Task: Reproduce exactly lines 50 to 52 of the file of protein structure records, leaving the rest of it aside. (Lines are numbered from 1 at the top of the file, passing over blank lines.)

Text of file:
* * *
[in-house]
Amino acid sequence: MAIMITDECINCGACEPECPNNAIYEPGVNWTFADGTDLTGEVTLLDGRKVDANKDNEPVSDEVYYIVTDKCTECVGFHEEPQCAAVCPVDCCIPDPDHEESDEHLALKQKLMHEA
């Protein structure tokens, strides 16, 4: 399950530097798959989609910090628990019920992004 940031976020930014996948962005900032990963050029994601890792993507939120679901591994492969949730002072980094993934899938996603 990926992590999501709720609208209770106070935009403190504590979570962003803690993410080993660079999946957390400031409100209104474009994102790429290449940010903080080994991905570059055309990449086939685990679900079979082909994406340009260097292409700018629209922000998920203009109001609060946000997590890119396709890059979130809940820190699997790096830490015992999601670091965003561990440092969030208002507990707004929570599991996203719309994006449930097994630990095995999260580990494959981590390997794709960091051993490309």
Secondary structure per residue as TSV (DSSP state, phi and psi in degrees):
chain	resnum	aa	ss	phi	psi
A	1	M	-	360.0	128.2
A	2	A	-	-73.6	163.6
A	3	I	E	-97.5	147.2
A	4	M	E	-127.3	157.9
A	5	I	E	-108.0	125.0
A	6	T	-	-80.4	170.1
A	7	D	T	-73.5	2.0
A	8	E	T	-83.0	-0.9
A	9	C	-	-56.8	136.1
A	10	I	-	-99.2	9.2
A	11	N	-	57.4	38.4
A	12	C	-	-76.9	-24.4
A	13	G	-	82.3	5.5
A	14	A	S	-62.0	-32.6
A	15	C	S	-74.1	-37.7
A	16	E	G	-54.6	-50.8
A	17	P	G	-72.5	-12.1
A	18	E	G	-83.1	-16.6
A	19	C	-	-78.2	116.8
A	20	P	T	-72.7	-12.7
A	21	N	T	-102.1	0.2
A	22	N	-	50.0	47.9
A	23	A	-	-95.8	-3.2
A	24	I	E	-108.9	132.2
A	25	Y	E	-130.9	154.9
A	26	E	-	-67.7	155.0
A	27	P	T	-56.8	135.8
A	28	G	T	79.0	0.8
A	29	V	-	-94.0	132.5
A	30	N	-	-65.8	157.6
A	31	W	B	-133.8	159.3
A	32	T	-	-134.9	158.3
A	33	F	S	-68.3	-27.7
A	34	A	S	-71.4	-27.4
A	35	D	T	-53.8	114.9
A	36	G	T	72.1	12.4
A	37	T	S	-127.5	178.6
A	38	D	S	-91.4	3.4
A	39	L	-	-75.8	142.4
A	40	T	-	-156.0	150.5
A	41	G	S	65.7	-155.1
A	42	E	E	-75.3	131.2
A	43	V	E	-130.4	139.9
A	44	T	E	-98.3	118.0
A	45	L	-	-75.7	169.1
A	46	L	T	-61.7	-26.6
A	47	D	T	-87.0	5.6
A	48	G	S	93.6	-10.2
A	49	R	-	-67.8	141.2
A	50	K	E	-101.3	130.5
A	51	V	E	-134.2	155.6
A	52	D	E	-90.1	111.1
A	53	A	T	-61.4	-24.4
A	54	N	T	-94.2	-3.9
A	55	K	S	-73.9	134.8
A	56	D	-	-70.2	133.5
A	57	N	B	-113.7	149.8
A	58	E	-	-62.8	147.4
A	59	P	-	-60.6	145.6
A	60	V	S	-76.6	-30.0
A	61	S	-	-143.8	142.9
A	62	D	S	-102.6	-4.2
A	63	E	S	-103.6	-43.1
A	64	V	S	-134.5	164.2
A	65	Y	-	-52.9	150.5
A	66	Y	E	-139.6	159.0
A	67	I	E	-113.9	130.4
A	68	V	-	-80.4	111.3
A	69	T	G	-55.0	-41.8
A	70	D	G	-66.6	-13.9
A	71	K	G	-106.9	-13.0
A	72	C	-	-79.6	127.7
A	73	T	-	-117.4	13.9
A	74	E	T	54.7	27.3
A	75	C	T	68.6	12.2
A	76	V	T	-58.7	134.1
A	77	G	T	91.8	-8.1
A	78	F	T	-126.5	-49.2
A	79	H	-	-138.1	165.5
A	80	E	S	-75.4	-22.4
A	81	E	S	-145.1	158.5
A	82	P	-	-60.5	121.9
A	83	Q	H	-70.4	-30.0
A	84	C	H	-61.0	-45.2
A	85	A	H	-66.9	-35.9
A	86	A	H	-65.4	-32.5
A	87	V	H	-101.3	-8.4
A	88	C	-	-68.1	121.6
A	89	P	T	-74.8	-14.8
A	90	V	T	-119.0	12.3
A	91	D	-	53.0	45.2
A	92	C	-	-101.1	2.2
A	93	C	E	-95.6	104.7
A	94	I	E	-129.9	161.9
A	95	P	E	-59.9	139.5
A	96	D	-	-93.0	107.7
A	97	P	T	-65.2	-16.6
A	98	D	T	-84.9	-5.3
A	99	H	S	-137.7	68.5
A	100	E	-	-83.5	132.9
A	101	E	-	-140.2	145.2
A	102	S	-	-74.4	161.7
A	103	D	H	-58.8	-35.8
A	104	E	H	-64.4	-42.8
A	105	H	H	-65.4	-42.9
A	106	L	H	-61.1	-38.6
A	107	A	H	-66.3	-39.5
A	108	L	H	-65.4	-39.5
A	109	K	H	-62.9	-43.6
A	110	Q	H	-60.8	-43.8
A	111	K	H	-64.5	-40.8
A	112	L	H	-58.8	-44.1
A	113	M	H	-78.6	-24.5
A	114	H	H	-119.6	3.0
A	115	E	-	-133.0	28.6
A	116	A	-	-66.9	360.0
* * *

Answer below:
A	45	L	-	-75.7	169.1
A	46	L	T	-61.7	-26.6
A	47	D	T	-87.0	5.6